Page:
As darkly as “Dolphin” may have closed the A-side of Hello, the way that “Another World” opens the B-side is so aurally bright that it feels very surreal, comparatively. The beat builds gradually as does the general vibe of the song, but Poe’s voice seems disconnected, in some way, and the song as a whole refreshes the abstract energy which dominated the first side of the album for this one. Because of that, listeners will be swept along with it; the jazzy samples combined with more poppy real-time instruments as well as very tight, soulful vocals combine into a hypnotic flow from which listeners will be unable to escape and, when “Another World” gives way to “Fingertips” after just three minutes, listeners will line up to follow, eagerly. The infectious vibe of “Another World” is held up very well in spite of the song being more R&B and jazz than pop, but listeners will still breathe easier when Poe shifts gears again and digs into the mild acoustic tones of “Beautiful Girl” There, Poe actually finds herself both embracing as well as being embraced by the Girl Power spirit and styling that wsa the poppiest thing in pop in the Nineties – and comes closest on the album to sounding dated, as a result. That isn’t to say the song is bad (far from it – in fact, there is no moment on the album which stands out as being genuinely poor) – it’s just the one song on Hello which is difficult to navigate around, given that every other track on the album cuts such a striking image in favor of an artist who was very much a new face in 1995.

After “Fingertips” strikes the image that it does, it feels as though the album has begun to make its close. “Beautiful Girl” feels like it lifts John Lennon’s sense of affection for a love song (as well as Lennon’s ability to craft fine acoustic melodies) from “Beautiful Boy” and does a gender swap for “Beautiful Girl” [The song isn’t about Poe’s daughter, there’s just an obvious similarity in form to “Beautiful Boy” –ed], and reclaims the beat-focused dark pop of Hello‘s A-side for “Junkie” (which also captures the Nineties’ fascination with heroin imagery – but begins to close the book on it by making it feel passé) before finally closing out the album’s running with one more great piano ballad, “Fly Away.”

While the way in which “Fly Away” might have any chance at fitting into Poe’s setlist for a live show is very unclear (the sort of incandescent light in the song and the very songwriterly/balladesque tempo just don’t feel like they’d support the energy that any artist hopes to build at any point at the beginning of a show, or sustain it through the middle or end of a set), the manner in which it closes Hello reflects an interesting change in the album. In this case, the enormous piano sound which characterizes the cut as a whole gives the song a warm and reflective quality while lines like, “It makes sense that it should happen this way/ That the sky should break, and the Earth should shake/ As if to say: Sure it all matters but in such an/ Unimportant way” contrast against images of birds of prey to imply that something can be beautiful and still not be alright. That contrast sets the hook deep in listeners for the song and, while it is very different from the rest of the album, “Fly Away” still leaves those who have gone front-to-back with Hello hopeful for more – even as the song ends and the needle lifts.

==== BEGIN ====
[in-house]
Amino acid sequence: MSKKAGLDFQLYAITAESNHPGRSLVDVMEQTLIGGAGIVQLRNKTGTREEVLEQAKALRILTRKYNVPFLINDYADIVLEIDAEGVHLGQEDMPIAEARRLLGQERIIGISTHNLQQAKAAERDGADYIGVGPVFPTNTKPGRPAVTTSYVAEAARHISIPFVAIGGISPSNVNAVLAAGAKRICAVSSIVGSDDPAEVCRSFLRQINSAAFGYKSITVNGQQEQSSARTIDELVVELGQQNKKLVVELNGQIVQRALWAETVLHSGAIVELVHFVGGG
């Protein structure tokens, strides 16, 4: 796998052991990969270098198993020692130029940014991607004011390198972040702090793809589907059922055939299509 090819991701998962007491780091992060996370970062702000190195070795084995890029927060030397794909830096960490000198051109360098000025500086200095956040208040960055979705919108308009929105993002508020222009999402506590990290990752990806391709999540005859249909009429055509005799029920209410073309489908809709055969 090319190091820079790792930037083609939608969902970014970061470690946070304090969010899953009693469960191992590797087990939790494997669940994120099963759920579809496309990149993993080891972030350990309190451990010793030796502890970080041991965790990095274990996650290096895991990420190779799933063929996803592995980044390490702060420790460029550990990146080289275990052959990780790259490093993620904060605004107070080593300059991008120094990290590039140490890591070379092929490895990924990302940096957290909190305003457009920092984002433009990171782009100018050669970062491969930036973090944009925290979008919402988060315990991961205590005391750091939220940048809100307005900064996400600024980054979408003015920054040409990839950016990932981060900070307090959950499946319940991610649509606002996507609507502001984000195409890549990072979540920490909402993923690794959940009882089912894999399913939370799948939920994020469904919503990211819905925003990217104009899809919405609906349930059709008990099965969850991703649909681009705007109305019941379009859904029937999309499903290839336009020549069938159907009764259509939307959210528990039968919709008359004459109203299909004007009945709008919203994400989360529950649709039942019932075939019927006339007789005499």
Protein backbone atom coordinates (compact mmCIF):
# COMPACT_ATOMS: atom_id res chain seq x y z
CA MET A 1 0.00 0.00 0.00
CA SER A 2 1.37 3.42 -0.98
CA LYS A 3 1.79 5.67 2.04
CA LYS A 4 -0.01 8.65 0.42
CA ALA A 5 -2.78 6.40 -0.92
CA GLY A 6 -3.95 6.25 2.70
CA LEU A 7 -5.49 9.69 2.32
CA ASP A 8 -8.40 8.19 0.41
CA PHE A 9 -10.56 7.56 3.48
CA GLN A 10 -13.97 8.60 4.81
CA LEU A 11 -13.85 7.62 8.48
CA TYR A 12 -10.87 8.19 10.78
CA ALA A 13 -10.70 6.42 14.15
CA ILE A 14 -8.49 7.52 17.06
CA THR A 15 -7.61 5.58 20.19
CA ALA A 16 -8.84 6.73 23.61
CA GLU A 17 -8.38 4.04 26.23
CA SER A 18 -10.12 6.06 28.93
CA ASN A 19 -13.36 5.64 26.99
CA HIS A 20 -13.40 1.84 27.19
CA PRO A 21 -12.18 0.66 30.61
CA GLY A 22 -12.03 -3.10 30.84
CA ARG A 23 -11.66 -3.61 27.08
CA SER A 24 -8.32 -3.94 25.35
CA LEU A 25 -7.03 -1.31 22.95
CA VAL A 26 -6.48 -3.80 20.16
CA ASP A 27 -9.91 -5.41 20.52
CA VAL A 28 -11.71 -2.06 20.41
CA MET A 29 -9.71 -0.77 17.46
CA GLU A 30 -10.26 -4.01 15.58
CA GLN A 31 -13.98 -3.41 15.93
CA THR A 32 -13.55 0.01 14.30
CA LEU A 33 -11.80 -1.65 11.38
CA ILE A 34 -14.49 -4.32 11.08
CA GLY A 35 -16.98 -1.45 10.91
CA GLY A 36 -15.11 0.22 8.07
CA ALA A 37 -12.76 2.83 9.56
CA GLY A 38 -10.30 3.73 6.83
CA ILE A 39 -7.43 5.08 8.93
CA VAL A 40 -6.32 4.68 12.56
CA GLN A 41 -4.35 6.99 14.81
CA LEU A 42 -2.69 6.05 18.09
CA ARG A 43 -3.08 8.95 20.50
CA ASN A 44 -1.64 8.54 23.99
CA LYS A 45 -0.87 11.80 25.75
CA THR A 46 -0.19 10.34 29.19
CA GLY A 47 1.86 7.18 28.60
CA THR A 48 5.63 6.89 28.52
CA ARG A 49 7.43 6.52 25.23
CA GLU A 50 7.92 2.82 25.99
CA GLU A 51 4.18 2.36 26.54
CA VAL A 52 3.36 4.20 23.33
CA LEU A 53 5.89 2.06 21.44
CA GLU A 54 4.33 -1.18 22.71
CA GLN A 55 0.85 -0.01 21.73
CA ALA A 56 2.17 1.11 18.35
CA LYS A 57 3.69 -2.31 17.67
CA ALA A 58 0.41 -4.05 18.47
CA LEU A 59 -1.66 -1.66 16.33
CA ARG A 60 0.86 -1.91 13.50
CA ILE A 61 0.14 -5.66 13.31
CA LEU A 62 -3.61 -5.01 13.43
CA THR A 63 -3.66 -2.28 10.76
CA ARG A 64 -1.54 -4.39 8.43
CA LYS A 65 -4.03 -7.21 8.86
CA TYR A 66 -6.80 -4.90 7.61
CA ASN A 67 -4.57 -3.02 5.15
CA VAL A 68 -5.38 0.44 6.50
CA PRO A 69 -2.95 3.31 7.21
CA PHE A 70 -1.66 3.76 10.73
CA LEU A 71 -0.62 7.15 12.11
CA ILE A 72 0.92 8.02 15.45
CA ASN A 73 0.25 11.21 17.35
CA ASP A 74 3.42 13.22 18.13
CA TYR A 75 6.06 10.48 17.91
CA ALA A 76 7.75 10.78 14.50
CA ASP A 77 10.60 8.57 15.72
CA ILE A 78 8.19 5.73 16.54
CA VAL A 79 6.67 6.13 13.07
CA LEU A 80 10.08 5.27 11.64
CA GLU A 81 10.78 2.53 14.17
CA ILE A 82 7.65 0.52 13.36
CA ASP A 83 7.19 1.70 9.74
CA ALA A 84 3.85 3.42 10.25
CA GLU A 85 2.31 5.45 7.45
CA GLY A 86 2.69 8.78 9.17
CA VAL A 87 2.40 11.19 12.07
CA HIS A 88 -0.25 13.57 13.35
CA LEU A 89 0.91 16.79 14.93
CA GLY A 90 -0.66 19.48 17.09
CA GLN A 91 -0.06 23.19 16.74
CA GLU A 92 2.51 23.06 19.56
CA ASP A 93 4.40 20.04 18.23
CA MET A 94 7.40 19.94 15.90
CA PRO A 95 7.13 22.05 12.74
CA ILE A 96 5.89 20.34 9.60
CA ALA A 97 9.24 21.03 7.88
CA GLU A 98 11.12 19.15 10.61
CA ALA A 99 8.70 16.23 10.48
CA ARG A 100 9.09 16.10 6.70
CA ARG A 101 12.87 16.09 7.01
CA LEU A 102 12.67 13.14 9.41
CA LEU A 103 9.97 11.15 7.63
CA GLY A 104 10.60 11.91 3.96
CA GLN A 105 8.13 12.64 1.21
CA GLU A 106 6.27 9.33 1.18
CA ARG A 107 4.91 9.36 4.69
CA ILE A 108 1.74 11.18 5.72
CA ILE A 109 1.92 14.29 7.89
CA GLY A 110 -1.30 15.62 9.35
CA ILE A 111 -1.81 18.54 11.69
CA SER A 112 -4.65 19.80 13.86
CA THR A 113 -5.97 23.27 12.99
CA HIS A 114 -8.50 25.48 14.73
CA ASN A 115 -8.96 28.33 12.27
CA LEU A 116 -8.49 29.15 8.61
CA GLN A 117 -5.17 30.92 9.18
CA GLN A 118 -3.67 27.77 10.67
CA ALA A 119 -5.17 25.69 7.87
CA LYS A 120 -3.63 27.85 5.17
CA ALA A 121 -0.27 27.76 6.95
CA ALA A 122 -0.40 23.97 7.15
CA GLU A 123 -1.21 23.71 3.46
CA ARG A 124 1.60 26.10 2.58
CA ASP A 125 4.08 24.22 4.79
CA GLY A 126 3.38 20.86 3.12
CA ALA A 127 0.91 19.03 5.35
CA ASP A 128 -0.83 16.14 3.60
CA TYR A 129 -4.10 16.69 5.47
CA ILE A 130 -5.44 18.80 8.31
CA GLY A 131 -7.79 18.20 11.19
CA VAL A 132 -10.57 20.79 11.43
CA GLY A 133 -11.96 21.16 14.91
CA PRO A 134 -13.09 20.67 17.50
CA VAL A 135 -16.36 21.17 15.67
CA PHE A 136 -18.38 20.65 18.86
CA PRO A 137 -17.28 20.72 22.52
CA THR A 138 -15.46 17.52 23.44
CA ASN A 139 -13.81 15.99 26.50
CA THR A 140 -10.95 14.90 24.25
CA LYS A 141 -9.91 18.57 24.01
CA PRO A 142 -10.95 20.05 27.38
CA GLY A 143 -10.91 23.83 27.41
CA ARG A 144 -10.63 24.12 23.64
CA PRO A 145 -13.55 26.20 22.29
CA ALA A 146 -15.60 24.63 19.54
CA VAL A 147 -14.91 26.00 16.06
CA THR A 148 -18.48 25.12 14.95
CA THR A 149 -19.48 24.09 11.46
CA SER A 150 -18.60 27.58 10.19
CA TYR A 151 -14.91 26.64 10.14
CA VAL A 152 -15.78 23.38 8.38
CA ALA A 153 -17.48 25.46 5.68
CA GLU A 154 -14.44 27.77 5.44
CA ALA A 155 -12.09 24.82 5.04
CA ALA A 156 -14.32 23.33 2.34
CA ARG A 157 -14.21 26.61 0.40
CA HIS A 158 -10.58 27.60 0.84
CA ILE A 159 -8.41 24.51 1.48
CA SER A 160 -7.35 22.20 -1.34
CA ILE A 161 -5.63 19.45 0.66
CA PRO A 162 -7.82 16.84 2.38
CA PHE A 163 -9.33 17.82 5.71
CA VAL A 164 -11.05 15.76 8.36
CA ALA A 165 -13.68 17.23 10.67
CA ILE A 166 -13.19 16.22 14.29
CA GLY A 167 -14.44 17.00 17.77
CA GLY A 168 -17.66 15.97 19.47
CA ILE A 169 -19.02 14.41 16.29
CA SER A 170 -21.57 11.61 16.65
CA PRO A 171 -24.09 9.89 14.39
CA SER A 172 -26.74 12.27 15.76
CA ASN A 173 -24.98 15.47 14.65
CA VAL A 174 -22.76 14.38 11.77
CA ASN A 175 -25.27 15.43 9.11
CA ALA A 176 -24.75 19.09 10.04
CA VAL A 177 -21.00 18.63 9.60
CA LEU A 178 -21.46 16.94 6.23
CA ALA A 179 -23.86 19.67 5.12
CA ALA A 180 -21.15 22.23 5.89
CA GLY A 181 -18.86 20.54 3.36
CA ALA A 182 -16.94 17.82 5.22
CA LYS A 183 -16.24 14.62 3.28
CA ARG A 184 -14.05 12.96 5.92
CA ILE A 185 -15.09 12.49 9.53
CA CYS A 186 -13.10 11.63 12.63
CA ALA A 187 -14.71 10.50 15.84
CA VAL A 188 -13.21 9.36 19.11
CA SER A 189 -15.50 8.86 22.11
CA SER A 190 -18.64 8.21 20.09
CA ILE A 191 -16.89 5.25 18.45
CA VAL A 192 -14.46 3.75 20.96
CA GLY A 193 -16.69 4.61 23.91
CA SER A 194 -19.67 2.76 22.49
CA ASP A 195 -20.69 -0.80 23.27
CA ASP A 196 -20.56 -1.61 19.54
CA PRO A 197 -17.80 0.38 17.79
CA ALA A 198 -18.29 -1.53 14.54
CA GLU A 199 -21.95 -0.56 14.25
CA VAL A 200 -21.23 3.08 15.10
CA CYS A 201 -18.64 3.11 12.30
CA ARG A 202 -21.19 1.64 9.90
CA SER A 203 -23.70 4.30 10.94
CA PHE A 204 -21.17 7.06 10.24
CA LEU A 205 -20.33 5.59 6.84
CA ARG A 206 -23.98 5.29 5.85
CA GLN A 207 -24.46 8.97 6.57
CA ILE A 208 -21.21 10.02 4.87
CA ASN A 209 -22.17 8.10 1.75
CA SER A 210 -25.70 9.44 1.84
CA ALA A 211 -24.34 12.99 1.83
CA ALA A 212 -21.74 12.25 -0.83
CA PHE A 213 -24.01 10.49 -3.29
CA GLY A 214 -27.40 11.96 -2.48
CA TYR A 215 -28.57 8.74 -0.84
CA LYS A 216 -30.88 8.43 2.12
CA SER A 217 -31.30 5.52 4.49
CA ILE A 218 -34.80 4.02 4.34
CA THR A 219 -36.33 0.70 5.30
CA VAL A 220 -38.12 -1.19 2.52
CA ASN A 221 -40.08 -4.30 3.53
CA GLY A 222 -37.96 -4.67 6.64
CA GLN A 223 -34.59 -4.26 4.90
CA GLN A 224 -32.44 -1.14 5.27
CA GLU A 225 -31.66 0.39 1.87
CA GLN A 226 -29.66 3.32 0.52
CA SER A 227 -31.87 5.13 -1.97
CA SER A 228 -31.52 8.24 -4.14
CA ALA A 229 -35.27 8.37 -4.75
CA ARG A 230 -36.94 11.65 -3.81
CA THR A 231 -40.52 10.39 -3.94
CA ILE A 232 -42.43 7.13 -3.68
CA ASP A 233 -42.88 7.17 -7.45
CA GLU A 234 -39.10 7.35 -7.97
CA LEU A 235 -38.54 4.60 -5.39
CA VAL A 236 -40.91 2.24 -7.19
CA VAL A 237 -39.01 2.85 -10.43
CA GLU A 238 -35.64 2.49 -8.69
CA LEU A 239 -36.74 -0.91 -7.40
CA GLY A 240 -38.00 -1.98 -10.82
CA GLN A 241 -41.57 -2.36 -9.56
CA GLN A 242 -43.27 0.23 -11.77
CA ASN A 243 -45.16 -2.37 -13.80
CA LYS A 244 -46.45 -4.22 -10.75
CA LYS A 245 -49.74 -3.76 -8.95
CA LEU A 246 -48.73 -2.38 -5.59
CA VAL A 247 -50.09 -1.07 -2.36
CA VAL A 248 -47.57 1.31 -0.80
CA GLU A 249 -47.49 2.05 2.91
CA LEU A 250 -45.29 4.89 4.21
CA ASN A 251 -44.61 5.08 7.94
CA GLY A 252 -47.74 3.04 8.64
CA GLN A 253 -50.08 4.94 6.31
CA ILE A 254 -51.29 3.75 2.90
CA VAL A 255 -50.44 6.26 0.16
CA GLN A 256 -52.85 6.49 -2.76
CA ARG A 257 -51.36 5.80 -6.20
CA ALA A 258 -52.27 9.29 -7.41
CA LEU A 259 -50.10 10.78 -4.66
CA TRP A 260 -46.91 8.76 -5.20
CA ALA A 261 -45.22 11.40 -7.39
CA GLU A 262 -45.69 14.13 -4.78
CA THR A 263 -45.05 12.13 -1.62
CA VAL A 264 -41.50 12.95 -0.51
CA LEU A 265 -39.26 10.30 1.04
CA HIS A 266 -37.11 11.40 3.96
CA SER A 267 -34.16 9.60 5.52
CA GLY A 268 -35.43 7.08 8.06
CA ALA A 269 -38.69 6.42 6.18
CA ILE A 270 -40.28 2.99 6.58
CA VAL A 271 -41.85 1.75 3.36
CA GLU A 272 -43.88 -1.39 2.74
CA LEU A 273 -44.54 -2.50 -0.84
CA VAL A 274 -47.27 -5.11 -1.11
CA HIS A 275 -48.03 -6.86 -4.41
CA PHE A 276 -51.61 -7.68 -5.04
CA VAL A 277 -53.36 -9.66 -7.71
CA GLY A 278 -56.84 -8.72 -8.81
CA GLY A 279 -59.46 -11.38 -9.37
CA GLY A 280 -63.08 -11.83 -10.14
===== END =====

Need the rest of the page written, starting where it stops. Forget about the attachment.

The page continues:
Standing back from the album, it’s absolutely remarkable how well Hello has aged. Yes, the album is now twenty-eight years old, but each cut betrays no sense of age; any of these songs could have come out as new releases this year and find a receptive audience. That’s just incredible; Hello might not have received all the credit it deserved when it was first released, but this reissue can easily recoup the initial loss now. [Bill Adams]


The vinyl reissue of Hello is out now. Buy it here on Amazon. 

Bill Adams is Editor-in-Chief of Ground Control Mag.